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New York’s New Mayor

Author: Julia E. Sweig, Nelson and David Rockefeller Senior Fellow for Latin America Studies and Director for Latin America Studies
January 1, 2014
Council on Foreign Relations


Originally published in Portuguese on Folha de Sao Paulo:

Inequality. Early childhood education. Higher taxes on income over $500,000. Tougher scrutiny on racial profiling by the police. New York's new mayor, Bill de Blasio, takes office today after framing the 12-year tenure of Michael Bloomberg as a Charles Dickens narrative, a 'tale of two cities.'

Bloomberg's legacy on infrastructure, transportation, public health, and the lowest crime and murder rate in history, plus his national leadership on gun control, has made many people's lives better and safer. Brazilians visiting New York or buying apartments there can attest to the city's multiple charms in this regard, in contrast to their own cities.

But like the rest of the United States, and perhaps because the highs are so high, the opulence so opulent, life for New Yorkers of little means has become extremely difficult. Real estate is unaffordable. Subsidized or rent controlled apartments are hard to find. The poverty rate for children in New York City is 31 percent. Of the city's 52,000 homeless, 22,000 of them are children. Those penthouse apartments selling on West 57th Street for 40, 50, or 90 million dollars have spectacular views of Central Park, but they are too high for their residents to see or imagine the lives of poor New Yorkers.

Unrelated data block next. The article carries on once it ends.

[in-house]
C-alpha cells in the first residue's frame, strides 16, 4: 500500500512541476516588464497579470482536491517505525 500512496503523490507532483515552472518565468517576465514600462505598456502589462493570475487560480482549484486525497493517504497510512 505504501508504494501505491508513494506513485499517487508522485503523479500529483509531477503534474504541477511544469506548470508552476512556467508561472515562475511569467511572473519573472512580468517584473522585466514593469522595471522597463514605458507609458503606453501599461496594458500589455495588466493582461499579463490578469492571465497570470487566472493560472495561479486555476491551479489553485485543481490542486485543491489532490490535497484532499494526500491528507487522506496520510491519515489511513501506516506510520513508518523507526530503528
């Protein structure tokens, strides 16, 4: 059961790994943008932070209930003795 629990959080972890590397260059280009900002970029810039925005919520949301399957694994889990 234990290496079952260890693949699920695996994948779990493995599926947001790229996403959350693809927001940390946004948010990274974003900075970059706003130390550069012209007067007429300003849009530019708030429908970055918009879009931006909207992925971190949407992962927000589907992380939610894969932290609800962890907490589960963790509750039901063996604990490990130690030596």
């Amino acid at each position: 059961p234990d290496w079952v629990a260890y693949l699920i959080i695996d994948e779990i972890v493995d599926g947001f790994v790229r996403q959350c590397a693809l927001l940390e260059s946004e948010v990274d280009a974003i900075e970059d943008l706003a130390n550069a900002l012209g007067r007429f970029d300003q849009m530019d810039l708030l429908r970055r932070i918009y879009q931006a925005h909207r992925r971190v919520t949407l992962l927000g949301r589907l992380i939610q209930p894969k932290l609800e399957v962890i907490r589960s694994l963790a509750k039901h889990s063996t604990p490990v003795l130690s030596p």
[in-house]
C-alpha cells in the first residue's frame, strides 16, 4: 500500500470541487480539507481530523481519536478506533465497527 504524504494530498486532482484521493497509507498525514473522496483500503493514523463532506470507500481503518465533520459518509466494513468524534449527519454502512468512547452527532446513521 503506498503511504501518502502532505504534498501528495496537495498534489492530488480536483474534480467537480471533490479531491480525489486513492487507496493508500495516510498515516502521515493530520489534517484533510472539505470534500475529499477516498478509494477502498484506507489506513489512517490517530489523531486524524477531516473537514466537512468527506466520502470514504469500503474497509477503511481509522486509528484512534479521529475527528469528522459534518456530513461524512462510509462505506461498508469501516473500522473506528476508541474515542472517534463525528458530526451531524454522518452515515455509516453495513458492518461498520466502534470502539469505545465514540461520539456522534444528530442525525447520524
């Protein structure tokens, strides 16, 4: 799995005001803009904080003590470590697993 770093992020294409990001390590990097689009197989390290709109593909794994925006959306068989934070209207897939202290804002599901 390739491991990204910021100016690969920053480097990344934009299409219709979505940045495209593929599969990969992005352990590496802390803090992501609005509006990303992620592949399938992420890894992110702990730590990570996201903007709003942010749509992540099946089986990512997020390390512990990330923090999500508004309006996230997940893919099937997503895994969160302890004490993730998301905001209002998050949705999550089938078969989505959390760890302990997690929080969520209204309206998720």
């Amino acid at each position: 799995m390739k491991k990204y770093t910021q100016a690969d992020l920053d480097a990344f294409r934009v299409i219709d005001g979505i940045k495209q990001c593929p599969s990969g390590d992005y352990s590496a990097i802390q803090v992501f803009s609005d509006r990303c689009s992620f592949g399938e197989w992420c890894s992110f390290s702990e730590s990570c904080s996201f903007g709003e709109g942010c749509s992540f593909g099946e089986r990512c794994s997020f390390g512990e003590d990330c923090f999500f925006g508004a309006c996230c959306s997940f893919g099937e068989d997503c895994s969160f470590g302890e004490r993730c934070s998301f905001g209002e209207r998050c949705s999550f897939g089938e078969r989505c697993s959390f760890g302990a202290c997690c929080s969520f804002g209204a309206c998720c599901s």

De Blasio's campaign put a bright light on those contrasts. But his progressive outlook was formed well before he became a political operative in New York politics. (He ran Hilary Clinton's 2000 campaign for state senator). In the 1980's he worked for the Nicaragua solidarity movement and later earned a degree in Latin American politics from Columbia University. Then as now, Central America was a prime example of how the disproportionate concentration of resources in the hands of a small elite can have devastating consequences on public welfare.

As New York's first post-financial crisis, post-Occupy Wall Street Mayor, De Blasio's clearly values the capacity for good government policy, not just the market, to improve people's lives. His task as mayor- to build on Bloomberg's positive legacy but give the majority of poor, working poor and middle class a chance to thrive, not just survive, is also the greatest national challenge we face as a country. The Democratic party in particular, the very party whose leadership for two decades has largely accepted the market mantra that regulation and taxes are anathema to prosperity, has taken notice of Republican overreach, but also of the political appeal of de Blasio's message, the success of his campaign, and the emergence and success of other progressives in almost every region of the country. To drive home the point that New York City has a way of setting the standard for the rest of the country: de Blasio will be sworn in by one former president, Bill Clinton, while a potential future president, Hilary Clinton, looks on from the VIP seats.

This article appears in full on CFR.org by permission of its original publisher. It was originally available here.

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